Step-by-Step Guide to Eating Pho

Step by Step Guide to Eating Pho
Step-by-Step Guide to Eating Pho

If you’re new to pho, here’s a step-by-step guide on how to enjoy this delicious soup:

  1. Choose your favorite type of pho – beef or chicken – and order from a restaurant, or prepare it at home using the recipe above.
  2. Once the soup arrives, take a spoon and chopsticks and place the bean sprouts, basil, and lime on a separate plate.
  3. Take some broth with a spoon and try it first to gauge the flavor profile.
  4. Use the chopsticks to pick up some noodles and meat, dip them into the broth, and slurp them up.
  5. Add some herbs and bean sprouts as you go along to add freshness and texture to the soup.
  6. Adjust the flavor of the soup by adding in hoisin sauce or Sriracha to your liking.
  7. Sip on the broth between bites to enjoy the full experience of the dish.

Tips for Making the Best Pho

Here are some tips to ensure that your homemade pho turns out perfectly:

  • Use high-quality ingredients, including fresh herbs, spices, and meats.
  • Simmer the bones for at least 4 hours to create a rich and flavorful broth.
  • Skim off any impurities that rise to the surface of the broth during cooking.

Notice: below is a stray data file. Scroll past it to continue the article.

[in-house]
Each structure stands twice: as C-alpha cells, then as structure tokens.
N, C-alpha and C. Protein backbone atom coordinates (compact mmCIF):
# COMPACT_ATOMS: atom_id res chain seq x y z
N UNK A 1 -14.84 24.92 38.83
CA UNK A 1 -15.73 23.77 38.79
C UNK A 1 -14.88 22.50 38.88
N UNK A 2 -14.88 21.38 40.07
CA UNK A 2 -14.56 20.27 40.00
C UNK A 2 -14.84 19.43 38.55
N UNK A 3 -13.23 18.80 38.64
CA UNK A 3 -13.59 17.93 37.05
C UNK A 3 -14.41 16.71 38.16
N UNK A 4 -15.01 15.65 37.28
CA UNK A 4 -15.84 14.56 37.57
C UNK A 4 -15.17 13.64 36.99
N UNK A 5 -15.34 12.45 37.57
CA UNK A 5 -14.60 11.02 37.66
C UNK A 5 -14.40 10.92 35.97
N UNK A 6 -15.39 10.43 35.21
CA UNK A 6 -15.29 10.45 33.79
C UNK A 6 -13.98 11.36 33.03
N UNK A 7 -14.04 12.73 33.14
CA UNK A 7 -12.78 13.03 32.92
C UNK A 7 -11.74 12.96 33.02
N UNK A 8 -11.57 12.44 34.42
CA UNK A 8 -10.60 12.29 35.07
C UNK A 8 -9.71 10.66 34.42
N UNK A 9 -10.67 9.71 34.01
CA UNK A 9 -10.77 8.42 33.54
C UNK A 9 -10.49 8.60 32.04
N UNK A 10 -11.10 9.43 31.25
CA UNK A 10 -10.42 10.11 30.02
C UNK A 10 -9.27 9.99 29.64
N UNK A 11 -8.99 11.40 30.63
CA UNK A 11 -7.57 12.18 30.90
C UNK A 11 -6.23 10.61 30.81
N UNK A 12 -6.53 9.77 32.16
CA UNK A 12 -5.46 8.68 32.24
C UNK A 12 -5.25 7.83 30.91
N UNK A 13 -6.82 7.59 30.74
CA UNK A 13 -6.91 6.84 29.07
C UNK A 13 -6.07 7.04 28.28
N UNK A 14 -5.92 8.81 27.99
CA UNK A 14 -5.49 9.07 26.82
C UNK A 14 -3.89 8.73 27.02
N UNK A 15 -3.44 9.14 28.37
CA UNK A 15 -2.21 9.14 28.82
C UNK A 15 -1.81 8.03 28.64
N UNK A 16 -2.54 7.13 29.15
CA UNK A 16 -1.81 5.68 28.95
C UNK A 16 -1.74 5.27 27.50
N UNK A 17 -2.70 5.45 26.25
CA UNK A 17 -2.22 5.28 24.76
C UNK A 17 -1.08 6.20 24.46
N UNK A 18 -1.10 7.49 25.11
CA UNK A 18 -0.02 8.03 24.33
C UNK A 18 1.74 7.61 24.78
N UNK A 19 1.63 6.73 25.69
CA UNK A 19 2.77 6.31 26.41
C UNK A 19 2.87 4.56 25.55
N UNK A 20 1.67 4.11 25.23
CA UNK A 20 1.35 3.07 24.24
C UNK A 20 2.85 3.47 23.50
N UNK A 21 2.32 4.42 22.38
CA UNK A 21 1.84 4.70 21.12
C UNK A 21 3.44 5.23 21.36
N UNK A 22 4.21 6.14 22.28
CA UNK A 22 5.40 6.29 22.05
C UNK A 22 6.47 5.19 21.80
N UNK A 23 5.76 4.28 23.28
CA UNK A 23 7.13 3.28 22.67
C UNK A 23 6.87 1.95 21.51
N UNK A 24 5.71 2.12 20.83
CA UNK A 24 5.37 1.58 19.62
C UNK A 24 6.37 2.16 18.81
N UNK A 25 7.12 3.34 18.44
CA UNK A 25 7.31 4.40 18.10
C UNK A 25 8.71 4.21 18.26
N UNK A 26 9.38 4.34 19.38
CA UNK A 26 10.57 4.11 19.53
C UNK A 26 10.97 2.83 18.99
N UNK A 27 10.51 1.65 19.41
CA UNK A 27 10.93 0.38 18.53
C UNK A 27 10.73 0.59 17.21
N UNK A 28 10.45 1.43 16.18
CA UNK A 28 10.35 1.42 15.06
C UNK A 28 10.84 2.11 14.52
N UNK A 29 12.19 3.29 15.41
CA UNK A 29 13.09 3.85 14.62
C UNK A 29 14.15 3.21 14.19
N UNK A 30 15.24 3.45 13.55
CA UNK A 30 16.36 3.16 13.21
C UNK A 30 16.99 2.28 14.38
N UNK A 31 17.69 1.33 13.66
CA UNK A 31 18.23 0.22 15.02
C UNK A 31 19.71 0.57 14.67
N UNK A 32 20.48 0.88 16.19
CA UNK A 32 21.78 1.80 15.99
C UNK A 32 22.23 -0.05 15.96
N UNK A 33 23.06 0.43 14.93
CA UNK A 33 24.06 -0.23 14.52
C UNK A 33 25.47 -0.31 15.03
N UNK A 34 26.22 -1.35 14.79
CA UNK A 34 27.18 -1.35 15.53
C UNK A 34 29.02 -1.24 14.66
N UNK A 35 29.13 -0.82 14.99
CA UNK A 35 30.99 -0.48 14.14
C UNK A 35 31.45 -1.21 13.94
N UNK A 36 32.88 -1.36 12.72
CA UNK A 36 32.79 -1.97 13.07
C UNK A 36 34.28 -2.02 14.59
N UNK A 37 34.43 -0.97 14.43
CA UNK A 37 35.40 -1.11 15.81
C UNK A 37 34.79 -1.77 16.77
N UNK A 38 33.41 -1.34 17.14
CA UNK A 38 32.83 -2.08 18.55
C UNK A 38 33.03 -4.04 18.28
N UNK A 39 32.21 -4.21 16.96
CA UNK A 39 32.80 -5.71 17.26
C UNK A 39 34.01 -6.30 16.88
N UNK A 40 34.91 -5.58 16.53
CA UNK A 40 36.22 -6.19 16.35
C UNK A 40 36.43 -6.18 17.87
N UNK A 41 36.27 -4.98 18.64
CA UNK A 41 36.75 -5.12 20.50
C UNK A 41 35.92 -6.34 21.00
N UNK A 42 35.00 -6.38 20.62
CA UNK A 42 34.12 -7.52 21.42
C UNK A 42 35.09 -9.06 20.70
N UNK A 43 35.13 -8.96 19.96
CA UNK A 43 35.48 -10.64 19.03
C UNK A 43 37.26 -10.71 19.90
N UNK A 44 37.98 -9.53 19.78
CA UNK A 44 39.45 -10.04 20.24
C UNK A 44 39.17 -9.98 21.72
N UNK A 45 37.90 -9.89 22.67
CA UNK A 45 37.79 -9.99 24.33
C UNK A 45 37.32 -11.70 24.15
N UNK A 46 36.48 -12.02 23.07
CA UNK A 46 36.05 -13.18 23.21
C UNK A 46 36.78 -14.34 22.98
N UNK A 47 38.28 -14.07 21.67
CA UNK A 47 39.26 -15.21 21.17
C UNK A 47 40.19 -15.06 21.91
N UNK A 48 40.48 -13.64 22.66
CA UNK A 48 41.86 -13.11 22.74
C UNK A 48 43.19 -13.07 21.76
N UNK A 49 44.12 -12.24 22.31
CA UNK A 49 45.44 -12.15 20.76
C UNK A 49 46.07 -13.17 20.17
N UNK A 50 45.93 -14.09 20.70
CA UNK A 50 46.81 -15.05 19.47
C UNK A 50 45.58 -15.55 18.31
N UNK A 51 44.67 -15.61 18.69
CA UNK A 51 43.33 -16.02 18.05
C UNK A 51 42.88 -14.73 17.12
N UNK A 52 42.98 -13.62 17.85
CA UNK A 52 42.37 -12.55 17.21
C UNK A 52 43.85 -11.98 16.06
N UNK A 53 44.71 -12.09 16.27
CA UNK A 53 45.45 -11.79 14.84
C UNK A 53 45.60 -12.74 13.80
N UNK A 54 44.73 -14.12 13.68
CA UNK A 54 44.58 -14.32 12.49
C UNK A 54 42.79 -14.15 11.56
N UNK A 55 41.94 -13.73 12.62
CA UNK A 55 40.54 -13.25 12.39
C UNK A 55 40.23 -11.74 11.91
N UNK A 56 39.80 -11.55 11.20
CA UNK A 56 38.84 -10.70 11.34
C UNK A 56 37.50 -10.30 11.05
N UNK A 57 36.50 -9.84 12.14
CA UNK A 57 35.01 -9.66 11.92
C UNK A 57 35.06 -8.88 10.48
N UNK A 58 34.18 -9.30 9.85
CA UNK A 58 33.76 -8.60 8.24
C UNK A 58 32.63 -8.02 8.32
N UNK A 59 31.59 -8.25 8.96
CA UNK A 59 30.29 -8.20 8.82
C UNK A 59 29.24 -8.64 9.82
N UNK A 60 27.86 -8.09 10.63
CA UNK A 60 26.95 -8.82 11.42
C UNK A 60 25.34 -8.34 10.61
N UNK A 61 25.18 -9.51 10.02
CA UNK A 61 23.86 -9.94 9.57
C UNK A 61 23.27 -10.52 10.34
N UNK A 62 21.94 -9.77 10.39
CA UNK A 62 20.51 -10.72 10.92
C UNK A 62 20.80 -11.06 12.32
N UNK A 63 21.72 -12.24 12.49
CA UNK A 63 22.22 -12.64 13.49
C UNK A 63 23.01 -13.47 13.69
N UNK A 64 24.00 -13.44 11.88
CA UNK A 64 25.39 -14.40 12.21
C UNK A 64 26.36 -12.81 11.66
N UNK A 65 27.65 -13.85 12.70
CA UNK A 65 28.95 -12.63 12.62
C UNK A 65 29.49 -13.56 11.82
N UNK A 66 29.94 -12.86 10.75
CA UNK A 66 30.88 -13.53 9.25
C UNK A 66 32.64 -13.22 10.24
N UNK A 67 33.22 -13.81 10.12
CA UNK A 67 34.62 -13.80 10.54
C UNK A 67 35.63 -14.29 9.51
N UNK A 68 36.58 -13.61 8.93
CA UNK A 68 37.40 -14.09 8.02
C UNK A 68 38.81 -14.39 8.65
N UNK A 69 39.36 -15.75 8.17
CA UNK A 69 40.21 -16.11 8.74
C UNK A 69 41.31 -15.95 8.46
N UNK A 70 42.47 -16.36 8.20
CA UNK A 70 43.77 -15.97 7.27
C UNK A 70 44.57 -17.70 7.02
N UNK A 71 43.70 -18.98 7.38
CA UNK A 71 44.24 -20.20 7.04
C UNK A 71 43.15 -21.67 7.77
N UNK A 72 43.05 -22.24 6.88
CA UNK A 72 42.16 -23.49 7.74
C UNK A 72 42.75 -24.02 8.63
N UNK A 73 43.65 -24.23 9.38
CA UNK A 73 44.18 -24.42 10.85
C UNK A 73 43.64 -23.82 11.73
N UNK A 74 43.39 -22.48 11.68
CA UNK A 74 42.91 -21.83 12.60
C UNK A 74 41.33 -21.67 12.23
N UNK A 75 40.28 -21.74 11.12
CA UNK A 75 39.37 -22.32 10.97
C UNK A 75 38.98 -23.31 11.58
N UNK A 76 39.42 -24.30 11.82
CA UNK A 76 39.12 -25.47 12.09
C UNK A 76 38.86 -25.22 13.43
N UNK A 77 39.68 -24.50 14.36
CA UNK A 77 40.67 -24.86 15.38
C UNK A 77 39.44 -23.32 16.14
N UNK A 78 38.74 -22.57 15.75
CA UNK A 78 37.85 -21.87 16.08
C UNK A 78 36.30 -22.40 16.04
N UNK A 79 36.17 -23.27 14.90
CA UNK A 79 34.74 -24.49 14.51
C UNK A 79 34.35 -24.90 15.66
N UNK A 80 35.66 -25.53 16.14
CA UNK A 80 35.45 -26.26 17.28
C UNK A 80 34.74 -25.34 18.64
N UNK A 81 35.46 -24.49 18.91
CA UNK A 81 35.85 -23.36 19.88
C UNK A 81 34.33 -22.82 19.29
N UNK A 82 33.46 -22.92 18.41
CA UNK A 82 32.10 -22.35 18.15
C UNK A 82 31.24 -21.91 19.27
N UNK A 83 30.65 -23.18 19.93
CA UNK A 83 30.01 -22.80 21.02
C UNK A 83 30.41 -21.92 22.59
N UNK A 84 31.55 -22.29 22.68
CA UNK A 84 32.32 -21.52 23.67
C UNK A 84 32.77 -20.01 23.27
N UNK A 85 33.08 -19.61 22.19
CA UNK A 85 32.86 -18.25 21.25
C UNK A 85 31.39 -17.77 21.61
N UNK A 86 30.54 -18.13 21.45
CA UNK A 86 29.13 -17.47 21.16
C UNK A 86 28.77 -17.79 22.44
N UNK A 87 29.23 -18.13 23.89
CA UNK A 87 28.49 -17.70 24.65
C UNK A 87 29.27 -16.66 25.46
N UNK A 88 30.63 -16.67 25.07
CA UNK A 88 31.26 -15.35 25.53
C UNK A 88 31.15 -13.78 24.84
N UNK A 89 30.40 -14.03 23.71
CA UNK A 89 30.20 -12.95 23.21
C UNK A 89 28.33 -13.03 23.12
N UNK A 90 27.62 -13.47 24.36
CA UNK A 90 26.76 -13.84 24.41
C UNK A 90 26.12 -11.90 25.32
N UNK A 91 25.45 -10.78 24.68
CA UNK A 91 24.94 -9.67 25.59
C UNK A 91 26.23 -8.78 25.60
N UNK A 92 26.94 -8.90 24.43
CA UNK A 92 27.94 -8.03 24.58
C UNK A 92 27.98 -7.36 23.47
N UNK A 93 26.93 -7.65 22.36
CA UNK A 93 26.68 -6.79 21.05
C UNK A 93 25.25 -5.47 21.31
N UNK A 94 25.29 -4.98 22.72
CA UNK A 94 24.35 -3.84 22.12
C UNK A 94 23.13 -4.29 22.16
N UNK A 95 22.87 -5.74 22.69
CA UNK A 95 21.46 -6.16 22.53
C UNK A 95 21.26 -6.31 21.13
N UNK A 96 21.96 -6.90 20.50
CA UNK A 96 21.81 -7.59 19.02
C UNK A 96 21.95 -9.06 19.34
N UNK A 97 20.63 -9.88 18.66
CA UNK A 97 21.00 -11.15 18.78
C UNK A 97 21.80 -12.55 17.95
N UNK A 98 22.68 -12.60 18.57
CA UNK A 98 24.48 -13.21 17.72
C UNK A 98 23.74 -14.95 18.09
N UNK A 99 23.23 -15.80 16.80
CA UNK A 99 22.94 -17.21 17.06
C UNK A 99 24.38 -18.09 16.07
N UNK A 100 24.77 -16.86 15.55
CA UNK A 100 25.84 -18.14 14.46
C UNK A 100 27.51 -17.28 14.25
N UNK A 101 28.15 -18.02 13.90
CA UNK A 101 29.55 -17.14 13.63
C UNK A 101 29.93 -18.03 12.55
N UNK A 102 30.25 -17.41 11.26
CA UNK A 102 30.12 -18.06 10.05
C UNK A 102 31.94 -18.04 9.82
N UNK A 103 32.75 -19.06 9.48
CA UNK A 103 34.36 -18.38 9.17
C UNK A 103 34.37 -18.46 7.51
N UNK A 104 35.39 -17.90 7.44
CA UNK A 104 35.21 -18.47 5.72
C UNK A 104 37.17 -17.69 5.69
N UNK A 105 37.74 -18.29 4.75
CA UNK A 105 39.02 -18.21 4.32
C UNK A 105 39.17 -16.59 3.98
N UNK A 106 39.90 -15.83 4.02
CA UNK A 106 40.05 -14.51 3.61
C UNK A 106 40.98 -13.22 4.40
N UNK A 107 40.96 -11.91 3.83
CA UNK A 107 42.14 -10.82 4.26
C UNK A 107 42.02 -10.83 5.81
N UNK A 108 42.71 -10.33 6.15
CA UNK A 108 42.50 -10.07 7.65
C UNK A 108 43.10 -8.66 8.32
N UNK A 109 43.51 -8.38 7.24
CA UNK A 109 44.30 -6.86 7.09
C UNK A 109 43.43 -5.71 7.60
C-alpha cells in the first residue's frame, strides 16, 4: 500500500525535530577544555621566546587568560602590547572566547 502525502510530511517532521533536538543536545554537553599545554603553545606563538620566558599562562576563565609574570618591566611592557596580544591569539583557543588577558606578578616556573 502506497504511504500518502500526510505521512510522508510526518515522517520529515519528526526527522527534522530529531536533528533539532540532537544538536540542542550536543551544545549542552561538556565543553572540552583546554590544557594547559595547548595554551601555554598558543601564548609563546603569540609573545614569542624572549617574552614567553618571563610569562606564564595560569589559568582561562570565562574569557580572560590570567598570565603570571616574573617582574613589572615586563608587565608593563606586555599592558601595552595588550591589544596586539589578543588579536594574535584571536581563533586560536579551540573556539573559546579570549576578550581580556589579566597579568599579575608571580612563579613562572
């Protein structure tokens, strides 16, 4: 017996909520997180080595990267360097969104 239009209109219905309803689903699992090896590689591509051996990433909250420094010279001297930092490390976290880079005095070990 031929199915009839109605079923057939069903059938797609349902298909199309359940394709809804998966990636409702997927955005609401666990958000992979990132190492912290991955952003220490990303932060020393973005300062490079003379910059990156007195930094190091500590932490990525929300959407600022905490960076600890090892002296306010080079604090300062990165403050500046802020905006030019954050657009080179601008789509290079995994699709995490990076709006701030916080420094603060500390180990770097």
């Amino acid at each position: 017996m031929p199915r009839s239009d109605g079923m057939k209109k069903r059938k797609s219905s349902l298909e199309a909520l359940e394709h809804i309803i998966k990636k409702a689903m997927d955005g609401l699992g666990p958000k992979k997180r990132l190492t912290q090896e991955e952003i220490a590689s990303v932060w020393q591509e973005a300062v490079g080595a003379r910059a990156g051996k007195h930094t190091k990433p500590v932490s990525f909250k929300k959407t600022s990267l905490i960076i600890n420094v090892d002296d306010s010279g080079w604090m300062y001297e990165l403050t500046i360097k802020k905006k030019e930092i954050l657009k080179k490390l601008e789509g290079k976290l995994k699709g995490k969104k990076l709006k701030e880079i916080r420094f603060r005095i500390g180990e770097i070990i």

• Toast the spices before adding them to the pot for added flavor.
  • Use a fine-mesh sieve to strain the broth and remove any solids.
  • Customize your pho with your favorite toppings and sauces.

Comparing Pho Variations

While traditional pho typically features beef or chicken, there are many variations of this dish that use different types of meats, as well as vegetarian or vegan options. Here are some popular variations of pho and how they differ:

  • Pho Ga: This is made with chicken instead of beef, resulting in a lighter and milder broth.
  • Pho Tai: This is pho made with rare beef slices added to the soup raw and cooked in broth.
  • Pho Chay: This is a vegetarian version of pho that uses tofu or seitan instead of meat.
  • Pho Bo Kho: This is a variation of pho that’s made with beef stew meat and has a thicker, heartier broth.

The Best Pho Restaurants in the US

If you’re looking for an authentic bowl of pho in the US, here are some top-rated restaurants to try:

  • Pho 75 (Arlington, VA)
  • Pho Hoa Noodle Soup (San Jose, CA)
  • Pho Bang New York (Elmhurst, NY)
  • Pho Bac (Seattle, WA)